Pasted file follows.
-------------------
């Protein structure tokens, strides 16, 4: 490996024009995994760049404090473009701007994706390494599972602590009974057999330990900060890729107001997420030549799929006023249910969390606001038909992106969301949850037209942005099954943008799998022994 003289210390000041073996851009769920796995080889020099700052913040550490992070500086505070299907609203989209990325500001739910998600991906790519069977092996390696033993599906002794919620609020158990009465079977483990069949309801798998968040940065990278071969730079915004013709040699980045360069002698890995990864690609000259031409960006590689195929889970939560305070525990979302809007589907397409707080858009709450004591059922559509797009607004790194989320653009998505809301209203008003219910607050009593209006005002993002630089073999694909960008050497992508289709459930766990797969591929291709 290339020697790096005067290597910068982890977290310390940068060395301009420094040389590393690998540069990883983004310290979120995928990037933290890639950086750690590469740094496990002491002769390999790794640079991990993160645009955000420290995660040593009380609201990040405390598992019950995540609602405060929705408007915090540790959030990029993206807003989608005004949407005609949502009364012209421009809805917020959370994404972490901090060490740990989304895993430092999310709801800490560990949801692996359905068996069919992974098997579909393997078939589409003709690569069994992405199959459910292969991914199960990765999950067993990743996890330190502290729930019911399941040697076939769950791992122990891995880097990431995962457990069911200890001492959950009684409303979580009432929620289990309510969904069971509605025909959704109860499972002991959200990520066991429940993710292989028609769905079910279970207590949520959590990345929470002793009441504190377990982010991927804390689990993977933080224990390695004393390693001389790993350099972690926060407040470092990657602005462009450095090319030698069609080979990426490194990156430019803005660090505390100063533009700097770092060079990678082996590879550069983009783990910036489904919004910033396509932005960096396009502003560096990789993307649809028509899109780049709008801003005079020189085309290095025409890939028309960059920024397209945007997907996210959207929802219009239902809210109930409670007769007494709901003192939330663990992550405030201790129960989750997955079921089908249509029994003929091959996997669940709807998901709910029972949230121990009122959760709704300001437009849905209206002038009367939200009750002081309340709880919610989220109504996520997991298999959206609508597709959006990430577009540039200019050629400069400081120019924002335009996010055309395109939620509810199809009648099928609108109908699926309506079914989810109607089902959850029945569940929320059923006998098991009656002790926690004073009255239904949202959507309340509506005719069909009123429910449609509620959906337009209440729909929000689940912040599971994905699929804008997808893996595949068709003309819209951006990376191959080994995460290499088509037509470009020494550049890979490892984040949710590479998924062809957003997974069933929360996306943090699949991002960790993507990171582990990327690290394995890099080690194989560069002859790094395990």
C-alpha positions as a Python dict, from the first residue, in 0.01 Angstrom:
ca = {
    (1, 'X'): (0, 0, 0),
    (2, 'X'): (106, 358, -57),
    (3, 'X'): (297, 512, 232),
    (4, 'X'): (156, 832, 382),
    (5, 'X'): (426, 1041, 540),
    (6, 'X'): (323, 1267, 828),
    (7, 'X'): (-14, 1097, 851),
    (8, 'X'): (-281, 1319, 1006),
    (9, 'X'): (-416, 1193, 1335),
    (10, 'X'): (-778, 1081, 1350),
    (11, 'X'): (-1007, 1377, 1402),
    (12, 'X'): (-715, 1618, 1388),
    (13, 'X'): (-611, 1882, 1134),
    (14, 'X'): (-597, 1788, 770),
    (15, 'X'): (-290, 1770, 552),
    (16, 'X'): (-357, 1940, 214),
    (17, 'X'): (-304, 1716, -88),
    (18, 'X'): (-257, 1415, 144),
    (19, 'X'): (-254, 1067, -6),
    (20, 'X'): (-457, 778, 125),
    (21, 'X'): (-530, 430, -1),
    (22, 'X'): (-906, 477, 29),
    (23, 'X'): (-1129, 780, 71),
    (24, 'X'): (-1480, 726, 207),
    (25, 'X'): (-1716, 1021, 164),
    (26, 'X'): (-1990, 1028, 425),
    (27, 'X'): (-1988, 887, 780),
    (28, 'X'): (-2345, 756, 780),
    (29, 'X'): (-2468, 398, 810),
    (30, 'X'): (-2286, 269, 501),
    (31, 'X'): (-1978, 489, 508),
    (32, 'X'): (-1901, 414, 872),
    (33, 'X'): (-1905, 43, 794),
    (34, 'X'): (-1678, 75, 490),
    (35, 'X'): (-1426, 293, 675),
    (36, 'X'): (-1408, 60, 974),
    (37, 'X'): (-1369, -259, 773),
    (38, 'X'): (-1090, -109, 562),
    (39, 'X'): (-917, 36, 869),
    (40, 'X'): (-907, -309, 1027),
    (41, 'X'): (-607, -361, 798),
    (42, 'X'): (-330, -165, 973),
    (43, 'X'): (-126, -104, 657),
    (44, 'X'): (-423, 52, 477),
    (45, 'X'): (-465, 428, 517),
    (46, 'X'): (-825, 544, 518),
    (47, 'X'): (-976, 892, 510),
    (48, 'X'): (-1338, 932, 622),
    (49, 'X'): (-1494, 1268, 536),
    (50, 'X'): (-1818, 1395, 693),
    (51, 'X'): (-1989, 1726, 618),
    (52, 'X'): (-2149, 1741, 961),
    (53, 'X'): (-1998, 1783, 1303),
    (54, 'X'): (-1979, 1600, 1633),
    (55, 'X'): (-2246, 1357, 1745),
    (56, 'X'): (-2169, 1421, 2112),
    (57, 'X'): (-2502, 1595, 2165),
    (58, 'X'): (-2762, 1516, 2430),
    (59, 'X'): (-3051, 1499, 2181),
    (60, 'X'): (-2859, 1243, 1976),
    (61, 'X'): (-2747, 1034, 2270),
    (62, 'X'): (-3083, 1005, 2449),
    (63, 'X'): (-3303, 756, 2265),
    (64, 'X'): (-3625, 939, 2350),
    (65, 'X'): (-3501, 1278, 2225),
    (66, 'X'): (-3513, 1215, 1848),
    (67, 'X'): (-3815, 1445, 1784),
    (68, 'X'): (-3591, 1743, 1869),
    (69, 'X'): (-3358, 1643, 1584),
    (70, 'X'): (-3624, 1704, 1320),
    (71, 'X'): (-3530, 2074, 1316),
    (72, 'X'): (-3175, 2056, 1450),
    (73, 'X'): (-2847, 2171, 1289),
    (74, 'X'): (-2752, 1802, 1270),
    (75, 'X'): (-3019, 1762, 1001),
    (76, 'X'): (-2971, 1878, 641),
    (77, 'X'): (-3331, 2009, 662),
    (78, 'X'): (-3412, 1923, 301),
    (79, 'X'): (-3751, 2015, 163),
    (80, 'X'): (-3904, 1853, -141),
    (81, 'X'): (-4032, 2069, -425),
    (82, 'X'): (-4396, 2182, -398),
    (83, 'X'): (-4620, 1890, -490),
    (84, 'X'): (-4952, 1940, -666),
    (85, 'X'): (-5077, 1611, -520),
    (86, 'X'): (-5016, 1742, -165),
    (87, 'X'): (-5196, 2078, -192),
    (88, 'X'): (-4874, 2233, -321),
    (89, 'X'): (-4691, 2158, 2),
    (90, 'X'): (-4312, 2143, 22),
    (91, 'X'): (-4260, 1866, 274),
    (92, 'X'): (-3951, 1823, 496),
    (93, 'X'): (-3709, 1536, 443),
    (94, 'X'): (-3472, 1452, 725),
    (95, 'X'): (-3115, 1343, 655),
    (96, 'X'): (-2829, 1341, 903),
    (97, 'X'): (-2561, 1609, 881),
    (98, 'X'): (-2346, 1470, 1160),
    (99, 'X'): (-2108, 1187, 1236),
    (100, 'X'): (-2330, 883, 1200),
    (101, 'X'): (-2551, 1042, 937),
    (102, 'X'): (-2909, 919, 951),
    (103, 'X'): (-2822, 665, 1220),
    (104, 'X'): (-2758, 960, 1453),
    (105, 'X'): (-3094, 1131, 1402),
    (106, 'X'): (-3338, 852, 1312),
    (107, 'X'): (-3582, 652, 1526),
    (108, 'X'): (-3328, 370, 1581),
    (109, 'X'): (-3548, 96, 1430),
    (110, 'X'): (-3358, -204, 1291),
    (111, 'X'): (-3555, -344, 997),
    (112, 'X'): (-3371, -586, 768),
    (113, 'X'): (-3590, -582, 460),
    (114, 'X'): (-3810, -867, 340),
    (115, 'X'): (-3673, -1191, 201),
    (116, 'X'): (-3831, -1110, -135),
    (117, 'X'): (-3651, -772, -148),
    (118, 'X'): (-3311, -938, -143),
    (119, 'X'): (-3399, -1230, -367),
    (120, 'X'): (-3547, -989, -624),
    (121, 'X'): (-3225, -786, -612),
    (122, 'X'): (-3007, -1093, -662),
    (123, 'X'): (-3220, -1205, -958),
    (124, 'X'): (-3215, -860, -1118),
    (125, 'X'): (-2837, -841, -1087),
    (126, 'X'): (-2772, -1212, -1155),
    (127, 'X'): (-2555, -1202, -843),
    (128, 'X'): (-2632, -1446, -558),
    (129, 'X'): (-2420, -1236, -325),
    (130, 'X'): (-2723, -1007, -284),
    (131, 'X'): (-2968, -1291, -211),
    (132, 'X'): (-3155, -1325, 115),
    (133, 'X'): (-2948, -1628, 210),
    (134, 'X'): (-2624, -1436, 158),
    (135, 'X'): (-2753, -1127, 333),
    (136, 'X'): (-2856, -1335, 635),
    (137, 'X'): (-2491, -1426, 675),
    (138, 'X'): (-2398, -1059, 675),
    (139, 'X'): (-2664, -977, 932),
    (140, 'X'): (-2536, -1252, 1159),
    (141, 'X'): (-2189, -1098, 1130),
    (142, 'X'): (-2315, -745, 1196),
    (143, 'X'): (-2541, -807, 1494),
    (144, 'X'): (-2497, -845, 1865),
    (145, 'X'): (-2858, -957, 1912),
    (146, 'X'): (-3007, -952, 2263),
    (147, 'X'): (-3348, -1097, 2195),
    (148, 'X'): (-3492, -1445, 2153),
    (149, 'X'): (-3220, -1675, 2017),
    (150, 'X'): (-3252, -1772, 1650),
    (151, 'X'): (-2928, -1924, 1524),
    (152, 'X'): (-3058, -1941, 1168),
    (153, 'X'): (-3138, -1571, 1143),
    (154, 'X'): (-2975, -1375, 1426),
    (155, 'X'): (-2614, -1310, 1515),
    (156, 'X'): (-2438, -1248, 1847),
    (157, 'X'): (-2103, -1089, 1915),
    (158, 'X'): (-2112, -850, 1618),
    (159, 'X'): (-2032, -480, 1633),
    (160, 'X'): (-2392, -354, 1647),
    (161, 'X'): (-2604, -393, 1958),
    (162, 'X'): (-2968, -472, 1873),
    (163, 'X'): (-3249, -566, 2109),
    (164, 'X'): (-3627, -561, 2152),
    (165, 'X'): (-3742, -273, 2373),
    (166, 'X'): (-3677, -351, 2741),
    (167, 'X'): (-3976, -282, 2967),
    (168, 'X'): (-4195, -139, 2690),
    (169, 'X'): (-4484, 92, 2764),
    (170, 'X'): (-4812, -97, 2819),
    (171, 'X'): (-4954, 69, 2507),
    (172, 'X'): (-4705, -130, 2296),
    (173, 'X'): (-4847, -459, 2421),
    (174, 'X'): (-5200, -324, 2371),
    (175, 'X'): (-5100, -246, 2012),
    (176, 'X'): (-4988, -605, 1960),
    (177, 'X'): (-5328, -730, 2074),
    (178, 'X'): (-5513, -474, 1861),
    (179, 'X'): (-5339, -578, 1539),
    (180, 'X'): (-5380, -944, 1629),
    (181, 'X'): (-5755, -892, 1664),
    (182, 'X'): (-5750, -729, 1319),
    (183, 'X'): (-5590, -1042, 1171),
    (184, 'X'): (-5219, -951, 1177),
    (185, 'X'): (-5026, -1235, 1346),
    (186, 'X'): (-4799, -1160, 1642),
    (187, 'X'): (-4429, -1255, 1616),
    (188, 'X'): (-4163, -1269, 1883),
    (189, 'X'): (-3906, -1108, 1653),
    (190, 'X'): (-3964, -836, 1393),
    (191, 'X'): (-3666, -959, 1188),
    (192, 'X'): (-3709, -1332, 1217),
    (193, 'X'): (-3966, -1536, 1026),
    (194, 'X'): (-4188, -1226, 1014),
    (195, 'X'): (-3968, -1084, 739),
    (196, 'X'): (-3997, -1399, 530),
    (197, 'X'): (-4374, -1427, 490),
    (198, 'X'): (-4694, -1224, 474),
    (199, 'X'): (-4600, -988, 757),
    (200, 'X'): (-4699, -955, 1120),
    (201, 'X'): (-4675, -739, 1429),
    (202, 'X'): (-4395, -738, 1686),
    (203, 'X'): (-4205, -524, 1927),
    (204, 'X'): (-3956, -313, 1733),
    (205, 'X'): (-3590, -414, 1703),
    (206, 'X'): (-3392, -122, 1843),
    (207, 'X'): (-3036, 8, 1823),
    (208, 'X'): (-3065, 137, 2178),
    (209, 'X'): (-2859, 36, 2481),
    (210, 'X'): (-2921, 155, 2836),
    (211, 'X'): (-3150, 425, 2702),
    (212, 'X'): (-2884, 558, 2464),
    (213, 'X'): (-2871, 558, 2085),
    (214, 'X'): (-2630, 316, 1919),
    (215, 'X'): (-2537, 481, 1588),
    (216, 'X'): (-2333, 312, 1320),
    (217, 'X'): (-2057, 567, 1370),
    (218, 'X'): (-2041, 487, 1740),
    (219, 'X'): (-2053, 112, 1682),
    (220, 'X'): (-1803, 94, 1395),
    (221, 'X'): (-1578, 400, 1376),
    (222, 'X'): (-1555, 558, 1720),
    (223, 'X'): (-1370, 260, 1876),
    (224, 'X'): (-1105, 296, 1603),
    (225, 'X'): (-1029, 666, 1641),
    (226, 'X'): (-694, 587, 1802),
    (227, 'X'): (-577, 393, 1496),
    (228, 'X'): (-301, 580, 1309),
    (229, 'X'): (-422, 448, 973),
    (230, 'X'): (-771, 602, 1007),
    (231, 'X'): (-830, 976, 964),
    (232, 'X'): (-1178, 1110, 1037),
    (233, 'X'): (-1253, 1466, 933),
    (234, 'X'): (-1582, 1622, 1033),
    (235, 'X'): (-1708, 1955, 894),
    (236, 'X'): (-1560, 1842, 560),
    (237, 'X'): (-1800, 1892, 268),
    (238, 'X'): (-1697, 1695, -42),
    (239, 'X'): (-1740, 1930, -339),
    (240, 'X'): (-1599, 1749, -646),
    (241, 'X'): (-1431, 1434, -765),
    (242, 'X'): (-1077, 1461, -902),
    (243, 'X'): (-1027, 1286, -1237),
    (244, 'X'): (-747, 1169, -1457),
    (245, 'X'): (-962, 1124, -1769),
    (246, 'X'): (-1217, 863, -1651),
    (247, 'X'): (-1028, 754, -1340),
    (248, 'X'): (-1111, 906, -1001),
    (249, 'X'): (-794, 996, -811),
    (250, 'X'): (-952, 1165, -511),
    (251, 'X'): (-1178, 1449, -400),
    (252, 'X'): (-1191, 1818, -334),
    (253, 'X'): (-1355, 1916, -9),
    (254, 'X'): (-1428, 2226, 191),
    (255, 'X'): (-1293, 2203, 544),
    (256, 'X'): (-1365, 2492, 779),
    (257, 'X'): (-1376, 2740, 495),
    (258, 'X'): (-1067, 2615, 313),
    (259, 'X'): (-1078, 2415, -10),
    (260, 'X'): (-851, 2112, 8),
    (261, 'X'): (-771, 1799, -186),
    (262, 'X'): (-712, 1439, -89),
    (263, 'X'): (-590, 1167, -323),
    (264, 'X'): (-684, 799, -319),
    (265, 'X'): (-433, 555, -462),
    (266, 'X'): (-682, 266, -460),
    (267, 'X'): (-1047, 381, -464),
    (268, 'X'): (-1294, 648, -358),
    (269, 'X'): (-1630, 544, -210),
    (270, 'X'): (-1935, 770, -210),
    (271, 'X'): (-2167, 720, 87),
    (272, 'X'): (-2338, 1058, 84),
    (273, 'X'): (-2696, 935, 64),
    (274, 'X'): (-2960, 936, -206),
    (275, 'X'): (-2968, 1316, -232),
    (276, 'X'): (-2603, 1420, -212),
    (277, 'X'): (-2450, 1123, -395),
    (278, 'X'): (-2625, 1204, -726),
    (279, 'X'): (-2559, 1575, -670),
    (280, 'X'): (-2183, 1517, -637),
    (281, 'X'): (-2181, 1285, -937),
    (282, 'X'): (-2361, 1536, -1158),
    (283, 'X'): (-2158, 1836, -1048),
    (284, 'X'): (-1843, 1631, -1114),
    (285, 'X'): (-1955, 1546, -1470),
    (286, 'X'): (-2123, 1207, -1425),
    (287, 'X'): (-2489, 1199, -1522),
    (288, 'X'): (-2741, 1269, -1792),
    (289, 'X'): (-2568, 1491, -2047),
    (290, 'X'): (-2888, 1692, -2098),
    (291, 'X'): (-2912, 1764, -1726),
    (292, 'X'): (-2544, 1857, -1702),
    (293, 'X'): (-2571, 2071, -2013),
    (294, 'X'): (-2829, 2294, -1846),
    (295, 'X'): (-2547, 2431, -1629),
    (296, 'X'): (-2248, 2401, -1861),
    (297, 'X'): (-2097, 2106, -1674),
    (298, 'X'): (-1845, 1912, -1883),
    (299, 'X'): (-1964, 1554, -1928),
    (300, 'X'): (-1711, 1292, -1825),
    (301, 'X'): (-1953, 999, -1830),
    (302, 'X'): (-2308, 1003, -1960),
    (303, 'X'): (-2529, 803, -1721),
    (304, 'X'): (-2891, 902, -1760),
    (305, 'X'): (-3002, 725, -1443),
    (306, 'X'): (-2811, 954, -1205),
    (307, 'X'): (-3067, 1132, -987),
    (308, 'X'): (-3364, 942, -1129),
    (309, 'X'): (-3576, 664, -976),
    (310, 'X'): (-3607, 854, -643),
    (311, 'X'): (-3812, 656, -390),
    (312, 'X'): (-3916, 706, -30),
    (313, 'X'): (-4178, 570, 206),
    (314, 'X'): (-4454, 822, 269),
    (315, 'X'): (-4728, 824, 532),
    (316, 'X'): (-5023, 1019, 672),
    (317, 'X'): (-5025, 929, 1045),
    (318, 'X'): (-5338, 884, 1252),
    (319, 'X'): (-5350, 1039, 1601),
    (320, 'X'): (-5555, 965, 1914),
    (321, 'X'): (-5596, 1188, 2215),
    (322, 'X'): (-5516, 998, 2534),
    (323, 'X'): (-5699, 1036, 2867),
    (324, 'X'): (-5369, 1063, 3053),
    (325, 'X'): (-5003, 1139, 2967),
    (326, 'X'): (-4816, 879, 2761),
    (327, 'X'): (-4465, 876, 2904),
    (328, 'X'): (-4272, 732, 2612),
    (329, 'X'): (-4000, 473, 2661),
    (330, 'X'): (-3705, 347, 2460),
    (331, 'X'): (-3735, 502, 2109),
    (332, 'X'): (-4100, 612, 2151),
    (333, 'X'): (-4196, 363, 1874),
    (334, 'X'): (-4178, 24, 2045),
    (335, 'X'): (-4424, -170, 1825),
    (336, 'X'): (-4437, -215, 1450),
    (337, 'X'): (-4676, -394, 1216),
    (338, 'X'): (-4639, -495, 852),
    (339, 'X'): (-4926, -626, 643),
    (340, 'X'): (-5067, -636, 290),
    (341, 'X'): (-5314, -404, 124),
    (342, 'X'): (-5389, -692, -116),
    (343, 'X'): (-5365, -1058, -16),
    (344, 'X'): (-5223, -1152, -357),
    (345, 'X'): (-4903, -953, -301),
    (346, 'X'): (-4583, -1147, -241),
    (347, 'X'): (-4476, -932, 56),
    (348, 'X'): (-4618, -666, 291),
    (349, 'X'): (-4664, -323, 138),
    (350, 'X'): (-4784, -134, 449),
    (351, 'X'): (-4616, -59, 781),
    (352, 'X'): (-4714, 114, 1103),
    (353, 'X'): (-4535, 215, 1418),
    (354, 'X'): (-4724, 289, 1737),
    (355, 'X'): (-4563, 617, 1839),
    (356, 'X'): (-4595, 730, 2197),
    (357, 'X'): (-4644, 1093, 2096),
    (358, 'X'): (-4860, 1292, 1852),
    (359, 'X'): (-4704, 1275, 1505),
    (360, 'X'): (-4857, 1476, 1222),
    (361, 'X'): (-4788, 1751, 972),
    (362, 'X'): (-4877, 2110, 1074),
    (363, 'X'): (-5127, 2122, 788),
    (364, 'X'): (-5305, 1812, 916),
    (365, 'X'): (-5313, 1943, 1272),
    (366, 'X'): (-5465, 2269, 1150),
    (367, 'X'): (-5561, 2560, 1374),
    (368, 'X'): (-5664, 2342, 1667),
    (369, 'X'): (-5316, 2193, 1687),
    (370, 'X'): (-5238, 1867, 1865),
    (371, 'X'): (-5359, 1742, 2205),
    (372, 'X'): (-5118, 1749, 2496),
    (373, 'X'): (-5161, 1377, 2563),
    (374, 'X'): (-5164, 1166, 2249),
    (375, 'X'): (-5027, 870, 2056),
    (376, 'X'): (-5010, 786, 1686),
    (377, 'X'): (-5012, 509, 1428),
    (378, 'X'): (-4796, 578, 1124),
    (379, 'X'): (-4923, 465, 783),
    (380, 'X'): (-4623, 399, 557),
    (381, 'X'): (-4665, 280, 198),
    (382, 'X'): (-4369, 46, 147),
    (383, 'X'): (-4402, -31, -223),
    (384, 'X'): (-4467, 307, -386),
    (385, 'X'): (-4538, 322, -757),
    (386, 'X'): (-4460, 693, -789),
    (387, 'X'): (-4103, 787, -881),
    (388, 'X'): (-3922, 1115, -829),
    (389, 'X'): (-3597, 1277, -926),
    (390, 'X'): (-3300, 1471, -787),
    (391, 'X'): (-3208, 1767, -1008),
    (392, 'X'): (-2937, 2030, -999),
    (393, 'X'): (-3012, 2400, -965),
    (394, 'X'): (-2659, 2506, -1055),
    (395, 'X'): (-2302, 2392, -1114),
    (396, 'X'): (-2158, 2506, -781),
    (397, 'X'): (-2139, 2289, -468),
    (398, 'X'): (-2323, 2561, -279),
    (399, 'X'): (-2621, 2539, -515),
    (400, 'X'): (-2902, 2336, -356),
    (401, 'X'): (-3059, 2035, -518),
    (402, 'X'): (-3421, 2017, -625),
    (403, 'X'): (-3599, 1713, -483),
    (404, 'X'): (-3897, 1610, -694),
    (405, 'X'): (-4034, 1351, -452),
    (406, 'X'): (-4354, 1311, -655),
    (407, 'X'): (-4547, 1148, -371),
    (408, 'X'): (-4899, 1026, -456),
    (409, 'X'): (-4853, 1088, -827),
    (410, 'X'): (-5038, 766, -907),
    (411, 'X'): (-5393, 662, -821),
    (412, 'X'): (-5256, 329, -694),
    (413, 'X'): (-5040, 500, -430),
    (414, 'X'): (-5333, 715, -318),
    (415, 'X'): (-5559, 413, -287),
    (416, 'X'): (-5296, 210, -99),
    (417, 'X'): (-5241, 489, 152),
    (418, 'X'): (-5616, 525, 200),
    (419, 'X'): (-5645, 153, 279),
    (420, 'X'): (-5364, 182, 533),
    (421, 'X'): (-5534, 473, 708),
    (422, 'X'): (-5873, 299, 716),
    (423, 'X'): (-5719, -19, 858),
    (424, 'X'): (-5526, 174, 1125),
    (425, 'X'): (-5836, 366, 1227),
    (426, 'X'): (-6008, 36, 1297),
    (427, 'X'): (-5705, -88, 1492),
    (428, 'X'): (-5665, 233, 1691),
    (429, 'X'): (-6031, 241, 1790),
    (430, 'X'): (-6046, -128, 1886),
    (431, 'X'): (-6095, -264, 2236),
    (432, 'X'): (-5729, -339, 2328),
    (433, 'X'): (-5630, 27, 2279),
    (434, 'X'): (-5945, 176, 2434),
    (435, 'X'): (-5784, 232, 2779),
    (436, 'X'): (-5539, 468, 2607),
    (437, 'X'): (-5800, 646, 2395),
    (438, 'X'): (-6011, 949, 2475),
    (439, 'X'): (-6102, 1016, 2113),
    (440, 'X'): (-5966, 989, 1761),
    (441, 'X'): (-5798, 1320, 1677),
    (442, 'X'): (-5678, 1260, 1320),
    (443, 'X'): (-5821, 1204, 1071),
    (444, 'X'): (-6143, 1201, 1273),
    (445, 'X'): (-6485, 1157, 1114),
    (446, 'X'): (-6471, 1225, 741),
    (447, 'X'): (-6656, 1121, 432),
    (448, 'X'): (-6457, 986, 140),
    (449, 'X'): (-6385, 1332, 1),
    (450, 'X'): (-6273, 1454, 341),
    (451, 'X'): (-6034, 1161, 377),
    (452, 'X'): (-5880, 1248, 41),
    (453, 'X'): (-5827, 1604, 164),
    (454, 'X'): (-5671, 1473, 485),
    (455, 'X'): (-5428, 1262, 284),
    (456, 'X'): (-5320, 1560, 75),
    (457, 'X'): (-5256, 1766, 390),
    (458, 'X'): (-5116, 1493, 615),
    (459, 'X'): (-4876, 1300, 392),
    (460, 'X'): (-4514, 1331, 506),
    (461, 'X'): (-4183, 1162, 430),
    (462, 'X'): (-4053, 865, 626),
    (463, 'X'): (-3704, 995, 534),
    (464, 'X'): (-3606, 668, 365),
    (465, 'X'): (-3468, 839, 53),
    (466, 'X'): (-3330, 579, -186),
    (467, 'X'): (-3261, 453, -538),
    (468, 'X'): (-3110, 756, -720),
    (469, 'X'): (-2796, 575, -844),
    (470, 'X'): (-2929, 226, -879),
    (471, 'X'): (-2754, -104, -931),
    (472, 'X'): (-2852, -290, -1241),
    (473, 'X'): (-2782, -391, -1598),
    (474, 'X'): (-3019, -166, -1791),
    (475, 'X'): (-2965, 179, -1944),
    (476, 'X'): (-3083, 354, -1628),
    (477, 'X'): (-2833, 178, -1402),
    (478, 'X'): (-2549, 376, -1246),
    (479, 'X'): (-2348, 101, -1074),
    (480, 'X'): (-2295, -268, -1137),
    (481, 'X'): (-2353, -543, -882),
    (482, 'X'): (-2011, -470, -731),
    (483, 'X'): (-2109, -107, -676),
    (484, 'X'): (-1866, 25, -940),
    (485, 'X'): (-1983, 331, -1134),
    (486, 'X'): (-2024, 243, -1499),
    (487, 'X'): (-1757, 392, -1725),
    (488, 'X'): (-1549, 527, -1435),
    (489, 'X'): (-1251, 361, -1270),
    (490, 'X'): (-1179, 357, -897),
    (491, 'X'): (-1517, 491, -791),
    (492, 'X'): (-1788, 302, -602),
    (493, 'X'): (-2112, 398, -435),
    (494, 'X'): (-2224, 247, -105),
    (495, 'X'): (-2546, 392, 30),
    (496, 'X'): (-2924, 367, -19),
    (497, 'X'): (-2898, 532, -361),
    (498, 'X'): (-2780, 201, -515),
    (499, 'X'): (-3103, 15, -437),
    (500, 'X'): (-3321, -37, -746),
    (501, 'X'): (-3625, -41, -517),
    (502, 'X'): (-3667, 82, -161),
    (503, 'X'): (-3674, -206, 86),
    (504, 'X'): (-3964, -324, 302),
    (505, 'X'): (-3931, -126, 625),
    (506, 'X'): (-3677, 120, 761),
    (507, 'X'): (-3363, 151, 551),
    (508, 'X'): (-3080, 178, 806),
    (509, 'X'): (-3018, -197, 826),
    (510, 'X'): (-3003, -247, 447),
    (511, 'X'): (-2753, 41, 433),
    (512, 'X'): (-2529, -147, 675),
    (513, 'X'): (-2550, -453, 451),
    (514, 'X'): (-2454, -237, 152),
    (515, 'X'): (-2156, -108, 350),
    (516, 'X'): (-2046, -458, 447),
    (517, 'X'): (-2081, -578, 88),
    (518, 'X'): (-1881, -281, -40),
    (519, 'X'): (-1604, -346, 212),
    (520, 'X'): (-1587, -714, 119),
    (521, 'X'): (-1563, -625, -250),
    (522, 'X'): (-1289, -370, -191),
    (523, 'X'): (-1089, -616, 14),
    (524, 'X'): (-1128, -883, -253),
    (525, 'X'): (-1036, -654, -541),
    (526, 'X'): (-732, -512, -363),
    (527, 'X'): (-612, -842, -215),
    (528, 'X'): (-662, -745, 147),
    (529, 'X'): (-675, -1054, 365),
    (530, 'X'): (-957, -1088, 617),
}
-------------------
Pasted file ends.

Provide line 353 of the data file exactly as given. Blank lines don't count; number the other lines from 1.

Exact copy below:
    (350, 'X'): (-4784, -134, 449),